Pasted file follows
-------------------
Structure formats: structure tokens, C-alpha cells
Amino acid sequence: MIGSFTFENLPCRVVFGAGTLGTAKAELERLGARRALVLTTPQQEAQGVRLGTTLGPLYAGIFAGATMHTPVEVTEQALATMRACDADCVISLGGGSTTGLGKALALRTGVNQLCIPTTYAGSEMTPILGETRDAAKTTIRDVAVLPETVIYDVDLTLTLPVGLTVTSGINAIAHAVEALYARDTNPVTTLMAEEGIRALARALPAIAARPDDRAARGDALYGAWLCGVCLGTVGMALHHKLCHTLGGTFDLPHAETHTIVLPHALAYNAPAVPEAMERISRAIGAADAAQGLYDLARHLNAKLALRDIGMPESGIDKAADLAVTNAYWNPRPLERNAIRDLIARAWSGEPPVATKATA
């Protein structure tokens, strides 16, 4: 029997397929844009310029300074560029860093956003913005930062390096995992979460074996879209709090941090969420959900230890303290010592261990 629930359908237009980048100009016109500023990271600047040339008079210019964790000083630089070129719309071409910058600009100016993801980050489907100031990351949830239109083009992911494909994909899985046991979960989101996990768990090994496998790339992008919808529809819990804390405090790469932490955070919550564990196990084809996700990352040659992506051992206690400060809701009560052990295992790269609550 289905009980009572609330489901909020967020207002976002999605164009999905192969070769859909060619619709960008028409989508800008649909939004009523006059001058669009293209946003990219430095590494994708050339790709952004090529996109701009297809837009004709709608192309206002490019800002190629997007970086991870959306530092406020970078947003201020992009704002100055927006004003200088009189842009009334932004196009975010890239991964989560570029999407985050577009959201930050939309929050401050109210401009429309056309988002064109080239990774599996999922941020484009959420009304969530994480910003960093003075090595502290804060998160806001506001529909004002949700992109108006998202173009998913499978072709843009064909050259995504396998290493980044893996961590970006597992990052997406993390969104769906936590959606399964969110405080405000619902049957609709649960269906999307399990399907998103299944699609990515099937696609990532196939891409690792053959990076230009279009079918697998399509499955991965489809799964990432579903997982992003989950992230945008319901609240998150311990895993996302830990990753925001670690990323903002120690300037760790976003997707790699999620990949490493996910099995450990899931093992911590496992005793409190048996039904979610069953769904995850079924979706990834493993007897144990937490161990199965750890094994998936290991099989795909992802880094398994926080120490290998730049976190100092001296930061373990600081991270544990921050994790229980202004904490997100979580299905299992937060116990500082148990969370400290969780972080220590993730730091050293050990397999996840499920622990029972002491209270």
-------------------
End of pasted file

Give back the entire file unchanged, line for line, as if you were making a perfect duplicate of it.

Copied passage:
Structure formats: structure tokens, C-alpha cells
Amino acid sequence: MIGSFTFENLPCRVVFGAGTLGTAKAELERLGARRALVLTTPQQEAQGVRLGTTLGPLYAGIFAGATMHTPVEVTEQALATMRACDADCVISLGGGSTTGLGKALALRTGVNQLCIPTTYAGSEMTPILGETRDAAKTTIRDVAVLPETVIYDVDLTLTLPVGLTVTSGINAIAHAVEALYARDTNPVTTLMAEEGIRALARALPAIAARPDDRAARGDALYGAWLCGVCLGTVGMALHHKLCHTLGGTFDLPHAETHTIVLPHALAYNAPAVPEAMERISRAIGAADAAQGLYDLARHLNAKLALRDIGMPESGIDKAADLAVTNAYWNPRPLERNAIRDLIARAWSGEPPVATKATA
């Protein structure tokens, strides 16, 4: 029997397929844009310029300074560029860093956003913005930062390096995992979460074996879209709090941090969420959900230890303290010592261990 629930359908237009980048100009016109500023990271600047040339008079210019964790000083630089070129719309071409910058600009100016993801980050489907100031990351949830239109083009992911494909994909899985046991979960989101996990768990090994496998790339992008919808529809819990804390405090790469932490955070919550564990196990084809996700990352040659992506051992206690400060809701009560052990295992790269609550 289905009980009572609330489901909020967020207002976002999605164009999905192969070769859909060619619709960008028409989508800008649909939004009523006059001058669009293209946003990219430095590494994708050339790709952004090529996109701009297809837009004709709608192309206002490019800002190629997007970086991870959306530092406020970078947003201020992009704002100055927006004003200088009189842009009334932004196009975010890239991964989560570029999407985050577009959201930050939309929050401050109210401009429309056309988002064109080239990774599996999922941020484009959420009304969530994480910003960093003075090595502290804060998160806001506001529909004002949700992109108006998202173009998913499978072709843009064909050259995504396998290493980044893996961590970006597992990052997406993390969104769906936590959606399964969110405080405000619902049957609709649960269906999307399990399907998103299944699609990515099937696609990532196939891409690792053959990076230009279009079918697998399509499955991965489809799964990432579903997982992003989950992230945008319901609240998150311990895993996302830990990753925001670690990323903002120690300037760790976003997707790699999620990949490493996910099995450990899931093992911590496992005793409190048996039904979610069953769904995850079924979706990834493993007897144990937490161990199965750890094994998936290991099989795909992802880094398994926080120490290998730049976190100092001296930061373990600081991270544990921050994790229980202004904490997100979580299905299992937060116990500082148990969370400290969780972080220590993730730091050293050990397999996840499920622990029972002491209270």